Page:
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Case continues against retired city of Whitewater officer

Evidence destruction will go to trial

Mike Heine/The Week

(Published March 22, 2007, 3:43 p.m.)

A former Whitewater businessman’s civil case against a now-retired Whitewater detective will continue.

United States Magistrate Judge William E. Callahan Jr. Tuesday granted part of a defense motion for summary judgment in Steve Cvicker’s suit against Investigator Larry P. Meyer, but said part of Cvicker’s case has enough questions to warrant a trial.

Cvicker is suing Meyer, alleging the veteran detective violated his rights and hurt his business by continued harassment, which included wrongful arrests, intimidation of Hispanic employees and improper searches.

Meyer’s attorneys have asked for dismissal of the case as part of the motion for summary judgment.

A scheduling conference is set for Monday, April 9. Attorneys for both sides could not be reached.

Callahan ruled that Meyer is entitled to qualified immunity for most of Cvicker’s claims because Meyer, a veteran officer with more than 30 years experience, was acting in an appropriate capacity as a police officer.

However, Callahan felt that discrepancies over what items were actually taken during a summer 2005 search warrant at Cvicker’s business, Whitewater Rock and Mulch, should be heard before the court.

The warrant was to collect evidence showing alleged identity theft by Cvicker’s employees and any evidence of alleged contact between Cvicker and another employee that might show Cvicker was violating bail conditions.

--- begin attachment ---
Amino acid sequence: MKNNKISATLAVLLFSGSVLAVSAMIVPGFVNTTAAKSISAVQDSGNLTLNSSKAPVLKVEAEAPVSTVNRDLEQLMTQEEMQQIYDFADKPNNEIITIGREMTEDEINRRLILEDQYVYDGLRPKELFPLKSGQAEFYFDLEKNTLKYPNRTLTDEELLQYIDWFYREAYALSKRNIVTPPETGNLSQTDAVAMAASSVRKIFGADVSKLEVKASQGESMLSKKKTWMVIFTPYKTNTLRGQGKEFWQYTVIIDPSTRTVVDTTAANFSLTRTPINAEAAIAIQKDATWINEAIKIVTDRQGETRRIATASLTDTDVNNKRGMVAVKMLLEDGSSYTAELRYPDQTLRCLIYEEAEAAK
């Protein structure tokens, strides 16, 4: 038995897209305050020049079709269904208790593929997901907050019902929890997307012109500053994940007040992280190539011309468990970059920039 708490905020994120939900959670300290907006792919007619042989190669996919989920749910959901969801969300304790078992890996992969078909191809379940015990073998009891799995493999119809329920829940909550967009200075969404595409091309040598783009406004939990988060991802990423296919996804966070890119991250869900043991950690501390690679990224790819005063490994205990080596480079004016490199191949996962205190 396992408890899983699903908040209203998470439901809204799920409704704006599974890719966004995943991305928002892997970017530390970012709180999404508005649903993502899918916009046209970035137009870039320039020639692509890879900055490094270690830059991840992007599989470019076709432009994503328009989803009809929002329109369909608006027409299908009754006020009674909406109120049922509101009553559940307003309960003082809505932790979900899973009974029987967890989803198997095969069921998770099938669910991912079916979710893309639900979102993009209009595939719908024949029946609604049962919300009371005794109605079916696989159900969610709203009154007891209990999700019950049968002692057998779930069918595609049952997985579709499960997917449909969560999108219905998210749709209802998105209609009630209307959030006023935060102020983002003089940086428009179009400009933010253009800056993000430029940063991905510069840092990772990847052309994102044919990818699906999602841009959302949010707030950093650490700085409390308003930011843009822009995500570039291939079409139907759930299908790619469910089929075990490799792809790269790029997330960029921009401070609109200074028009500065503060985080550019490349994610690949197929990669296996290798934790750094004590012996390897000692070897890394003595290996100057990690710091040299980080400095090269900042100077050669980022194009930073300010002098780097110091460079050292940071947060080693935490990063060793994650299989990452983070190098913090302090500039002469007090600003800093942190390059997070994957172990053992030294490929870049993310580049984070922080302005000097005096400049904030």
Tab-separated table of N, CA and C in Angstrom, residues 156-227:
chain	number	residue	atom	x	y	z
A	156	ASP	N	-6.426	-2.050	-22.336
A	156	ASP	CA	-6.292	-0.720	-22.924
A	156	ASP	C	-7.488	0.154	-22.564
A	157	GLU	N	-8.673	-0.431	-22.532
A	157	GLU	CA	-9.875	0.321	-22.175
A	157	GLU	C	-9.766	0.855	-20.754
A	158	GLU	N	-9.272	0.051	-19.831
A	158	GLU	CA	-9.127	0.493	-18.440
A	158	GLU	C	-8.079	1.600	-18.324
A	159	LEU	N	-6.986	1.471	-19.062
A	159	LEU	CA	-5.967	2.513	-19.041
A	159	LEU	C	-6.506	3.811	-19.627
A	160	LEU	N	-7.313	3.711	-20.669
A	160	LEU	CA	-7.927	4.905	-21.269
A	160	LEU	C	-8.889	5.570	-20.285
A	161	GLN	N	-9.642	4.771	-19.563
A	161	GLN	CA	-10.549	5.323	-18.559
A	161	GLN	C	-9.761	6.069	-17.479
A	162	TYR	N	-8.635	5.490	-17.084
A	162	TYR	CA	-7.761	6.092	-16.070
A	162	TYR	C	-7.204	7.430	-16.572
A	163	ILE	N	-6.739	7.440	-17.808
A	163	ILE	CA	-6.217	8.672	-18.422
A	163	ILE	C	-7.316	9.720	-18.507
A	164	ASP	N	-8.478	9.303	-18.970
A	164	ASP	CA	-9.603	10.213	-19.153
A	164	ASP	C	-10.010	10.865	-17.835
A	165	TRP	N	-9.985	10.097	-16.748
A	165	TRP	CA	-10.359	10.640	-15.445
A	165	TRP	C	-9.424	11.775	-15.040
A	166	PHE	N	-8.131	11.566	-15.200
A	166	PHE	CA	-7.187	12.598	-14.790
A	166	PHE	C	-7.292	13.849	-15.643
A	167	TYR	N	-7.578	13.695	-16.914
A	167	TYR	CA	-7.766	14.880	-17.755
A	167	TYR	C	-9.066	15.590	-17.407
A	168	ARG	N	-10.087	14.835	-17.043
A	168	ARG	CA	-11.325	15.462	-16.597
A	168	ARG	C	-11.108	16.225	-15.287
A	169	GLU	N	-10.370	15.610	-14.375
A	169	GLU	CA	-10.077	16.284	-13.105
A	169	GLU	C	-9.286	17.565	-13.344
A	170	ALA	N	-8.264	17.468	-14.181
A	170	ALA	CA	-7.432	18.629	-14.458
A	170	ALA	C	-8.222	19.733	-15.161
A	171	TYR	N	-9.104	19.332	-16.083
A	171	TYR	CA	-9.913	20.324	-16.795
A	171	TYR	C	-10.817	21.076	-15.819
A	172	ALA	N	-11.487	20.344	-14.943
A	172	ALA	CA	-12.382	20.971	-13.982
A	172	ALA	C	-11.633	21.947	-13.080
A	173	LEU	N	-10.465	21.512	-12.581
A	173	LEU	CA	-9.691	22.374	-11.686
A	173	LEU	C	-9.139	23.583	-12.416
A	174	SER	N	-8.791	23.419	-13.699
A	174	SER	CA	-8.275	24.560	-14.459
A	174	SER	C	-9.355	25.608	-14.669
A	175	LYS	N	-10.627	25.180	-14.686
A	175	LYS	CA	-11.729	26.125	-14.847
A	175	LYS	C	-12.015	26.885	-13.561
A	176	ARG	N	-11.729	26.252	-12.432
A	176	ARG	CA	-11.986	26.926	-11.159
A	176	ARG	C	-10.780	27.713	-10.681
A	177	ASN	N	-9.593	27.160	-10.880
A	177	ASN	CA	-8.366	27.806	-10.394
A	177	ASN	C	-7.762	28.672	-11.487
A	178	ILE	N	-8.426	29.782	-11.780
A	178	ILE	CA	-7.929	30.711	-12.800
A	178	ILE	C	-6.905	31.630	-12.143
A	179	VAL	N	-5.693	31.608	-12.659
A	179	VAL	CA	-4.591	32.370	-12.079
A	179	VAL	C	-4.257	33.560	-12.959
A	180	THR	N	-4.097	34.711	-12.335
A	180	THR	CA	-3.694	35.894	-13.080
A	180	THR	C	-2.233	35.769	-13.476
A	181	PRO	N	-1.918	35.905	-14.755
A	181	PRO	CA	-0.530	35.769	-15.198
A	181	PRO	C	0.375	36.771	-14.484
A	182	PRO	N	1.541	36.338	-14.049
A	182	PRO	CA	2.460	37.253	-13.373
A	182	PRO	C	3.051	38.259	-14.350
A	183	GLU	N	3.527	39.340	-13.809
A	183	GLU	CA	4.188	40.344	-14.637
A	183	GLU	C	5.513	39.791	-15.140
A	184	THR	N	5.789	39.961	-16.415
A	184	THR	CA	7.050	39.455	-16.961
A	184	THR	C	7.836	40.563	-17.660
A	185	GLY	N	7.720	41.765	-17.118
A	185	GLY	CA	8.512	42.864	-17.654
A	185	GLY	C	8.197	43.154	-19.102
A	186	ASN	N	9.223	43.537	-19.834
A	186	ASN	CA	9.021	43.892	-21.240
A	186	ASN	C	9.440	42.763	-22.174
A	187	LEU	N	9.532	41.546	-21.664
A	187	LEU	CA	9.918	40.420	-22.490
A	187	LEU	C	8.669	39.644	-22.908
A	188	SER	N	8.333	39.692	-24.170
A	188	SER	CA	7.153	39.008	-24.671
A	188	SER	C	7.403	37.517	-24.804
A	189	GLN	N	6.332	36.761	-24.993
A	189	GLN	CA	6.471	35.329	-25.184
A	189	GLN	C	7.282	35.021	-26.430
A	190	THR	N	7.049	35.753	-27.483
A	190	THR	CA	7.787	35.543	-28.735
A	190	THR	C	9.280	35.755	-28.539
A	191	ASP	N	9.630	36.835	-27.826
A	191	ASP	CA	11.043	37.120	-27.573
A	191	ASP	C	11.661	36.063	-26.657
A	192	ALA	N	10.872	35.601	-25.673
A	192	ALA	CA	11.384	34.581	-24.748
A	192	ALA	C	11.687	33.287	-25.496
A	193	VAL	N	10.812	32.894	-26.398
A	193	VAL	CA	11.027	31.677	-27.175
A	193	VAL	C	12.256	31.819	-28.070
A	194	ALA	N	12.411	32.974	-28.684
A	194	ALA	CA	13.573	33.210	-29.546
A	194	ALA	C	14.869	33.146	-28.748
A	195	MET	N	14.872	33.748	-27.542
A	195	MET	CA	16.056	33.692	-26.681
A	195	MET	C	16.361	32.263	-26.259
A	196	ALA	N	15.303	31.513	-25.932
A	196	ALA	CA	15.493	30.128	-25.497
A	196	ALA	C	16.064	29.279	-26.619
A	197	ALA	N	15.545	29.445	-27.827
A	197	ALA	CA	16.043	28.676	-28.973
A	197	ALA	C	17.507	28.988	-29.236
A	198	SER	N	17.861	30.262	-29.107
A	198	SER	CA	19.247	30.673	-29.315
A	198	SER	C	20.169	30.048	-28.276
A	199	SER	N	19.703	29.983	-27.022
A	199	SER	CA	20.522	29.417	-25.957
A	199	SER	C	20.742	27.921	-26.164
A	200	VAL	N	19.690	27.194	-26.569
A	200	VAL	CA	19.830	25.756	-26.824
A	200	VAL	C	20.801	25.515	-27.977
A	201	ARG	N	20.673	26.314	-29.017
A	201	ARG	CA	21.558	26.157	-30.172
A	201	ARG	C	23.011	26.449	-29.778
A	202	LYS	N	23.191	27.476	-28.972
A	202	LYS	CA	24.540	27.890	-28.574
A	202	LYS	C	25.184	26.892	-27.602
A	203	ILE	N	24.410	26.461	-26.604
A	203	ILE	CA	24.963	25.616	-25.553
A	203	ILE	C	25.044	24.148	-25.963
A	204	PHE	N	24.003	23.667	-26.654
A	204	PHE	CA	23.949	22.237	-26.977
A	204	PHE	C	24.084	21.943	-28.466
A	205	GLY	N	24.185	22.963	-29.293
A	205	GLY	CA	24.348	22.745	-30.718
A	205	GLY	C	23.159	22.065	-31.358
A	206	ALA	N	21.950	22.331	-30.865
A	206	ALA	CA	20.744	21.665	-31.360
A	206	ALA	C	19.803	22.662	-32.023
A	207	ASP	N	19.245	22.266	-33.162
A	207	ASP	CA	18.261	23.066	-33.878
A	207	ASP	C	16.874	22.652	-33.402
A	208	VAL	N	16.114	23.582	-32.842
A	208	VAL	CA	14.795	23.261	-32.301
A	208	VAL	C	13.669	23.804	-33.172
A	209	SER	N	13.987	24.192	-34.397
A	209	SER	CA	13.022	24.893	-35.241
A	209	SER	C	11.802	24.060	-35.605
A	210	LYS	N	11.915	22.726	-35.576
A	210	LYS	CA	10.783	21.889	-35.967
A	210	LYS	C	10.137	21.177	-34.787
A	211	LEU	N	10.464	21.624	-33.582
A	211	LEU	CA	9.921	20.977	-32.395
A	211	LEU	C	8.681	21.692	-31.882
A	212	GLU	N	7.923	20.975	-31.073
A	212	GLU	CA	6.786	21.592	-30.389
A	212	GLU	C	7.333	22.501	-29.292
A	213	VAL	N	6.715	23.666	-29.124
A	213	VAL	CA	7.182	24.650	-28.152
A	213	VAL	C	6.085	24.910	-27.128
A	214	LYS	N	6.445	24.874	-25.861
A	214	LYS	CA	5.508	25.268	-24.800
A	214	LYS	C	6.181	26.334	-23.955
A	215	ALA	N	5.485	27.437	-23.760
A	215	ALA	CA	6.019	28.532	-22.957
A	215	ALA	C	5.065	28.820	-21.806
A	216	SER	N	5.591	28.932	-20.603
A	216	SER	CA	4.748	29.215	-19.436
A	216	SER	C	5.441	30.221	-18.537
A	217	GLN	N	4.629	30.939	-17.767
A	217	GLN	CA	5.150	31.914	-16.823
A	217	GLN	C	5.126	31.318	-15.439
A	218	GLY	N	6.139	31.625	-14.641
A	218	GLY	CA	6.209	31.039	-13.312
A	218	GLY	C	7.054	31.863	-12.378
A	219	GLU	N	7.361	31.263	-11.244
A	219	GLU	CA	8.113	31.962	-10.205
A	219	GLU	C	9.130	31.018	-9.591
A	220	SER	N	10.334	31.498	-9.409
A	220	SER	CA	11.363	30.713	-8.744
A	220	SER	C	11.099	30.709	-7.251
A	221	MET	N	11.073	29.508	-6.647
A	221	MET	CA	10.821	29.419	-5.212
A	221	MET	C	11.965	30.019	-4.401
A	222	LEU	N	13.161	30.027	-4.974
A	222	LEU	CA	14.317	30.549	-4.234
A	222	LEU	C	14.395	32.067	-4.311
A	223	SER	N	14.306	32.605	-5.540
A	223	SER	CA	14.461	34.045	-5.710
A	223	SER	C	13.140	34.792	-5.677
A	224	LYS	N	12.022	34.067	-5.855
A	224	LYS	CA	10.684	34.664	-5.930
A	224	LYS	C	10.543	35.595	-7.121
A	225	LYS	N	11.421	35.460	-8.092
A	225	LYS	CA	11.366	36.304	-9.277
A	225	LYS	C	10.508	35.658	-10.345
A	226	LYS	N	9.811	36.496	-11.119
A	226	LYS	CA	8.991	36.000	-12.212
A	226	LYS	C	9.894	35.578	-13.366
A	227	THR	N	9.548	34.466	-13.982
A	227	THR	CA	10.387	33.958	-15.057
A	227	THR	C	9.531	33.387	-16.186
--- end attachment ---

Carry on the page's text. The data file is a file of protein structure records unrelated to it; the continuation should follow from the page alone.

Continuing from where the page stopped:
Cvicker alleges Meyer orchestrated the search and took items unrelated to the warrant, including divorce papers, personal letters, e-mails, business sale documents and more.

Meyer admits to shredding copies of several original documents that were taken beyond the scope of the search warrant, but said Cvicker should still have the originals. Meyer denied taking anything else that was not part of the warrant.

Callahan agreed that the search warrant was valid, but the execution of the warrant was problematic.

“By allegedly exceeding the scope of the warrant and destroying property obtained during the execution of the warrant, Meyer... ‘would have known that his conduct violated the plaintiff’s constitutional rights,’” Callahan wrote in his ruling.

Following the execution of the warrant, Meyer contacted Assistant District Attorney Dennis Krueger, who was assigned the investigation.

Krueger wrote in a declaration, filed in U.S. District Court, that to his “surprise and disbelief,” Meyer admitted to him that he destroyed items taken outside of the warrant.

Meyer never told nor showed Krueger what the items were, Krueger wrote.

Krueger had advised Meyer to return the items that were not part of the warrant and instructed him to document everything that was destroyed.

Callahan relied heavily on Krueger’s declaration in making his determination.

“I conclude that Cvicker has set fourth specific facts showing that there is a genuine issue for trial,” Callahan wrote. “Specifically, Cvicker has presented evidence that Meyer knowingly seized items outside the scope of the warrant, was aware that some of these items were of personal interest and not evidence of any crime and purposely destroyed these items.”


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